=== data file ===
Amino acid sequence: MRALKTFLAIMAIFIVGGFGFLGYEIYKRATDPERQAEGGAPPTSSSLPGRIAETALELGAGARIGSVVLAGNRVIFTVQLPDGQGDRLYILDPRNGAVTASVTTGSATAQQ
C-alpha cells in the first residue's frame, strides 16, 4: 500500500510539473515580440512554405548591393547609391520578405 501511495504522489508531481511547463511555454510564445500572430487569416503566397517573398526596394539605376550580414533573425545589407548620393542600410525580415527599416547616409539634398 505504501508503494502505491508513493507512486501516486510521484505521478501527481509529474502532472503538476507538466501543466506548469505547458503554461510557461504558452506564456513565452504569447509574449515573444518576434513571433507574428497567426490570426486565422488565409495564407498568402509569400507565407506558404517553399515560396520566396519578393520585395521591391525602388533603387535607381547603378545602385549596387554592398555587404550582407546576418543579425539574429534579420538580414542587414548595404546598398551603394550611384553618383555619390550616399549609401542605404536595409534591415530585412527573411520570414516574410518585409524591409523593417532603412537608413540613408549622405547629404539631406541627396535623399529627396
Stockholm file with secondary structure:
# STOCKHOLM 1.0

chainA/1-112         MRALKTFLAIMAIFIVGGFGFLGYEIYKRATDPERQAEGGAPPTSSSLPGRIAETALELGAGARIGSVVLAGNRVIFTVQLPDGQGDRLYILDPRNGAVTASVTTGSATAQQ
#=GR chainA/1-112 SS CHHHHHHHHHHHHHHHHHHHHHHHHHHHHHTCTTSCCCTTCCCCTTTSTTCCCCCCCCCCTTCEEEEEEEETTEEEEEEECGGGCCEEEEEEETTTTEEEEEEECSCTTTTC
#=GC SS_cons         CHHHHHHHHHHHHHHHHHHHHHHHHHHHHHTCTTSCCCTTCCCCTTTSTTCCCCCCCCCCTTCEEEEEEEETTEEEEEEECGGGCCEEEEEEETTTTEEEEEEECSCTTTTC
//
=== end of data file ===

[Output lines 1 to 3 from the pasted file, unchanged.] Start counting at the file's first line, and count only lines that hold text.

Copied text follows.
Amino acid sequence: MRALKTFLAIMAIFIVGGFGFLGYEIYKRATDPERQAEGGAPPTSSSLPGRIAETALELGAGARIGSVVLAGNRVIFTVQLPDGQGDRLYILDPRNGAVTASVTTGSATAQQ
C-alpha cells in the first residue's frame, strides 16, 4: 500500500510539473515580440512554405548591393547609391520578405 501511495504522489508531481511547463511555454510564445500572430487569416503566397517573398526596394539605376550580414533573425545589407548620393542600410525580415527599416547616409539634398 505504501508503494502505491508513493507512486501516486510521484505521478501527481509529474502532472503538476507538466501543466506548469505547458503554461510557461504558452506564456513565452504569447509574449515573444518576434513571433507574428497567426490570426486565422488565409495564407498568402509569400507565407506558404517553399515560396520566396519578393520585395521591391525602388533603387535607381547603378545602385549596387554592398555587404550582407546576418543579425539574429534579420538580414542587414548595404546598398551603394550611384553618383555619390550616399549609401542605404536595409534591415530585412527573411520570414516574410518585409524591409523593417532603412537608413540613408549622405547629404539631406541627396535623399529627396
Stockholm file with secondary structure: